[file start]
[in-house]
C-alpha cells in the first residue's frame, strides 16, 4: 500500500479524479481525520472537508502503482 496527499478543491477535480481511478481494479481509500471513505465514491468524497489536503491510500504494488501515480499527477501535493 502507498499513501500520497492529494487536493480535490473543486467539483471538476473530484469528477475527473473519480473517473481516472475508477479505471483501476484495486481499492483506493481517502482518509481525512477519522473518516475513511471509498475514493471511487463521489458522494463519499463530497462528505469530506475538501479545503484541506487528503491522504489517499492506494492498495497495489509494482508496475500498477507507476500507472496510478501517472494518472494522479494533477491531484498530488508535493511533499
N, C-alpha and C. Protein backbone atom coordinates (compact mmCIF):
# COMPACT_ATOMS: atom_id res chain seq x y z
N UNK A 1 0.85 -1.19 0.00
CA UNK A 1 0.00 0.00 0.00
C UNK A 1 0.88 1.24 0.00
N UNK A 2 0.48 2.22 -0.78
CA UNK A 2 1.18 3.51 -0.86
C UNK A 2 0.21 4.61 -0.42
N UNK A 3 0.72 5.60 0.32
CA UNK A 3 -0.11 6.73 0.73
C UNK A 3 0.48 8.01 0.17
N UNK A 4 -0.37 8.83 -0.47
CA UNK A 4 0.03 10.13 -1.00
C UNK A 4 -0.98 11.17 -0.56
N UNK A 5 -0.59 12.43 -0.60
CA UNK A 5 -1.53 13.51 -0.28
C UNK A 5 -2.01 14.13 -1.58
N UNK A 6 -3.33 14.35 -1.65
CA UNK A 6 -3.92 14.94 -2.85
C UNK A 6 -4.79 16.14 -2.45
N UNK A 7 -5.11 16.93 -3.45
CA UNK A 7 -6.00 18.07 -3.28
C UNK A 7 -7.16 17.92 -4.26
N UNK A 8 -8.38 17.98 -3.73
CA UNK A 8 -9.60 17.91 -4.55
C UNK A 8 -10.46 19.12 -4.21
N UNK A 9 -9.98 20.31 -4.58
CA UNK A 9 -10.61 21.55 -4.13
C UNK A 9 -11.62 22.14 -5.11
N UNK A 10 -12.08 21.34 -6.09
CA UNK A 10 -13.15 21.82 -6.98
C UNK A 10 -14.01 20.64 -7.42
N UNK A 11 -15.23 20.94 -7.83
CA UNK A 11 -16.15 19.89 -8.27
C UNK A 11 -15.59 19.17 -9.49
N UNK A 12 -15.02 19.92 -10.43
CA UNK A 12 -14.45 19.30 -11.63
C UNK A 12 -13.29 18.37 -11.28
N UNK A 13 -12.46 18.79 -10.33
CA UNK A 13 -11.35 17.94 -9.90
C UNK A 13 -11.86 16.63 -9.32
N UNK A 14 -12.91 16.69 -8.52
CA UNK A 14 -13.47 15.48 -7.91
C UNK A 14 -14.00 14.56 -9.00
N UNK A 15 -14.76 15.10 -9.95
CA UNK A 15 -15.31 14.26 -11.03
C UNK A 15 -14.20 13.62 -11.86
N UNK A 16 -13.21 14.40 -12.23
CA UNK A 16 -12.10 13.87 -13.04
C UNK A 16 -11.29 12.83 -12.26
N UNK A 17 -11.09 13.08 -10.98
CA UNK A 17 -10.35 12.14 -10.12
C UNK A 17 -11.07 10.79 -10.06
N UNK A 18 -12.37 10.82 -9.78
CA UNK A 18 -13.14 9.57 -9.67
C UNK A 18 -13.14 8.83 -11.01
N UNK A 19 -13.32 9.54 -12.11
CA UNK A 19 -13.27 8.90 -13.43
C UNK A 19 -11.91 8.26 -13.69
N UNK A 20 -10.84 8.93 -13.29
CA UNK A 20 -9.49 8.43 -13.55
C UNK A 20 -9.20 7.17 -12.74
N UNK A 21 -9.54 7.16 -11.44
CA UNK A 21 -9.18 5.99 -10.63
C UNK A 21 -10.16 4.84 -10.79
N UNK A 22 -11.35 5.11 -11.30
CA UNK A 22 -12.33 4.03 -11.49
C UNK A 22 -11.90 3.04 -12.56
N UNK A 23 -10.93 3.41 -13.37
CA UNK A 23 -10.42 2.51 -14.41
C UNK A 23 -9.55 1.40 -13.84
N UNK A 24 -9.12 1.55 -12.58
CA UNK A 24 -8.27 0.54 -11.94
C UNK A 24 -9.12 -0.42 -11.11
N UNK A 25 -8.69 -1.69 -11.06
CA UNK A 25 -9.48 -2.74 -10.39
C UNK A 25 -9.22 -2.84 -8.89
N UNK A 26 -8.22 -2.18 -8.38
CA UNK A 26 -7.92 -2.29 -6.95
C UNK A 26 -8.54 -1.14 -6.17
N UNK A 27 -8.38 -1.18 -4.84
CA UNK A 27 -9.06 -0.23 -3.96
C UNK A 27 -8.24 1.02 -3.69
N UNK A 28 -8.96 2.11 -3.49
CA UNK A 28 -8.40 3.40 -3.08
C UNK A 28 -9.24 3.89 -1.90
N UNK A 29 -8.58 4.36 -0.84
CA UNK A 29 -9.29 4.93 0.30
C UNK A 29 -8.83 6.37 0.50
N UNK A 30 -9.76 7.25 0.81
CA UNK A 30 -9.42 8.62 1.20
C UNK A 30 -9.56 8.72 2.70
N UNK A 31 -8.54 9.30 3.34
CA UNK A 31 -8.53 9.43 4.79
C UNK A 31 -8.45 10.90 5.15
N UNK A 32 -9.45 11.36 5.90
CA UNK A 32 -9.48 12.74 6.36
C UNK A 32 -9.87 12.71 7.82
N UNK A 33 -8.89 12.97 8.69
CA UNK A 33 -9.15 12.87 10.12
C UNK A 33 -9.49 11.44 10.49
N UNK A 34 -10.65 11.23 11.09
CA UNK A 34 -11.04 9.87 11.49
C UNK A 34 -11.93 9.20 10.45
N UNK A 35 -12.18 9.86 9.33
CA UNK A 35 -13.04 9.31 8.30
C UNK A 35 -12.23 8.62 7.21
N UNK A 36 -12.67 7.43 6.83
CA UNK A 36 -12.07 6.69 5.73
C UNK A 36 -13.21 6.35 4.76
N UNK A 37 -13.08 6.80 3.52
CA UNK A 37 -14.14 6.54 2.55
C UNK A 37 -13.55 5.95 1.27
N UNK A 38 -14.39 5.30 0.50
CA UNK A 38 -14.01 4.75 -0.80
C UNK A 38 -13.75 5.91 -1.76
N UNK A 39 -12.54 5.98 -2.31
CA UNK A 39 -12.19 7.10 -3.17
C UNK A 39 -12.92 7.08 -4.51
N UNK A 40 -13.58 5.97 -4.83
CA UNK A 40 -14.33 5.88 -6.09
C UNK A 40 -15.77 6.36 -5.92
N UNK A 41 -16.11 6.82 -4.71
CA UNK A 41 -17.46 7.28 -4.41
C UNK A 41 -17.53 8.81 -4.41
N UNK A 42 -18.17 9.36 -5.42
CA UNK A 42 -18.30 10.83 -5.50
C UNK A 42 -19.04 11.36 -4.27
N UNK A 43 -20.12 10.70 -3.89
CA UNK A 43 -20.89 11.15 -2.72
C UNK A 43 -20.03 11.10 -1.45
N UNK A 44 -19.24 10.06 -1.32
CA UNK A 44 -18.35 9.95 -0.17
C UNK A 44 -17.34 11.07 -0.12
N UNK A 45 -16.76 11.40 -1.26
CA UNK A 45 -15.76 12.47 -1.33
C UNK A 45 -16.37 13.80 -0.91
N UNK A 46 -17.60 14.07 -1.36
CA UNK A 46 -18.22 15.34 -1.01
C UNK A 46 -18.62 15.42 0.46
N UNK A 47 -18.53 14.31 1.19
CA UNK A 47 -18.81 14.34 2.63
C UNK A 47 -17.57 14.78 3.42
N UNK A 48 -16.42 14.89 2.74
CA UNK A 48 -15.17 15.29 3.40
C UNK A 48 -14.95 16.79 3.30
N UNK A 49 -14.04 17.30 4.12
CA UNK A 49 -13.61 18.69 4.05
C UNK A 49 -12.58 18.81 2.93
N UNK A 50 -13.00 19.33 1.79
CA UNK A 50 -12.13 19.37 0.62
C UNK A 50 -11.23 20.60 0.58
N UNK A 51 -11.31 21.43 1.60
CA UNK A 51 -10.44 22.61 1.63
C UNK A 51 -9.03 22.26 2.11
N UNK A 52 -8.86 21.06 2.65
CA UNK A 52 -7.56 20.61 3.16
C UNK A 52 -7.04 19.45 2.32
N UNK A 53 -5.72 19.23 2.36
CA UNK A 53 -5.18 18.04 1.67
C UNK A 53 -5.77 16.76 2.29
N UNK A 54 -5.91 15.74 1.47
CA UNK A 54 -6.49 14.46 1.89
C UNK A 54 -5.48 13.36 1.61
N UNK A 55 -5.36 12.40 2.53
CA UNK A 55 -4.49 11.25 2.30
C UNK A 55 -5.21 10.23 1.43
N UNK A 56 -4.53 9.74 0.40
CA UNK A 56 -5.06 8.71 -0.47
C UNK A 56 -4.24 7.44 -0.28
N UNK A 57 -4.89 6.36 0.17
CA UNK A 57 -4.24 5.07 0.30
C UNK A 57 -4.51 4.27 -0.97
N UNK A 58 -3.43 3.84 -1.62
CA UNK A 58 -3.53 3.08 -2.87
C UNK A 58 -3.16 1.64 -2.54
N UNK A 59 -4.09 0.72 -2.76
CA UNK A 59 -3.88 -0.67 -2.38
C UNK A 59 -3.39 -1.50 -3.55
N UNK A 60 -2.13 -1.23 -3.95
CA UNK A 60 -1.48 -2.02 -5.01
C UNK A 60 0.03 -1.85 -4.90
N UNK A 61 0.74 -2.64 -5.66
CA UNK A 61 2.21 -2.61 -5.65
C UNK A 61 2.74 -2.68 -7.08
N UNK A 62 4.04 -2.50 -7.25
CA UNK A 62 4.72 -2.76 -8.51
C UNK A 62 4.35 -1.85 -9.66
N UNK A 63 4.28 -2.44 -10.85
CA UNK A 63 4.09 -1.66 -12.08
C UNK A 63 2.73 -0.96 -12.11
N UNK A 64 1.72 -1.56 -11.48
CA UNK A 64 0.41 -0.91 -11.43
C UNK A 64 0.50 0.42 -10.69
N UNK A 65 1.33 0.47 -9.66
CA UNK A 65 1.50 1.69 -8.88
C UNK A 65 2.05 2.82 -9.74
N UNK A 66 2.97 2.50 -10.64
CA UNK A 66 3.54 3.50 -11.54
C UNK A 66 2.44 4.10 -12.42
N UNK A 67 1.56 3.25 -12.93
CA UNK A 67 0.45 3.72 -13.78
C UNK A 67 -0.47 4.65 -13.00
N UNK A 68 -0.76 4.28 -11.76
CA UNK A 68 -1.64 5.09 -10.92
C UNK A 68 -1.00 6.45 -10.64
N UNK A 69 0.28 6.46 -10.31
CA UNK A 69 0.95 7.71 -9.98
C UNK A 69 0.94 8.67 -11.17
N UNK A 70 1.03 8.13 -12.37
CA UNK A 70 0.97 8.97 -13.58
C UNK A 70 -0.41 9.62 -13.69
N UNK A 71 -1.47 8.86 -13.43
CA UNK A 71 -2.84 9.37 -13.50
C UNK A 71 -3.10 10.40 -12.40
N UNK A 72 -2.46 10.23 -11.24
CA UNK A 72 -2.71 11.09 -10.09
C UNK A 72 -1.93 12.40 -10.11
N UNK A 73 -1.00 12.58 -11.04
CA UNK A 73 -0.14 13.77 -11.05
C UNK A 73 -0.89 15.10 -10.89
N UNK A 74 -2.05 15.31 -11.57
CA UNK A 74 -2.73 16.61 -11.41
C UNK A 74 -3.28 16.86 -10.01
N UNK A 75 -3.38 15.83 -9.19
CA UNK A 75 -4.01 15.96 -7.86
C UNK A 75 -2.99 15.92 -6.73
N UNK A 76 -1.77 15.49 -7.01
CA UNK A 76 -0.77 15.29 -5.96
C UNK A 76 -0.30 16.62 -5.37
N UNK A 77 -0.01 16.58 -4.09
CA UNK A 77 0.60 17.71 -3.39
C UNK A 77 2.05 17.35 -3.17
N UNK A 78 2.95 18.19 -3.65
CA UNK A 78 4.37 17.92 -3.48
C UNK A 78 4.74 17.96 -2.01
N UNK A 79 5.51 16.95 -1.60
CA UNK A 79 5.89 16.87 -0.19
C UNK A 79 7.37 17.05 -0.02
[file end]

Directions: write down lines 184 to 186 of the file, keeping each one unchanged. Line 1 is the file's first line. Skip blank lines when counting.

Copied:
C UNK A 60 0.03 -1.85 -4.90
N UNK A 61 0.74 -2.64 -5.66
CA UNK A 61 2.21 -2.61 -5.65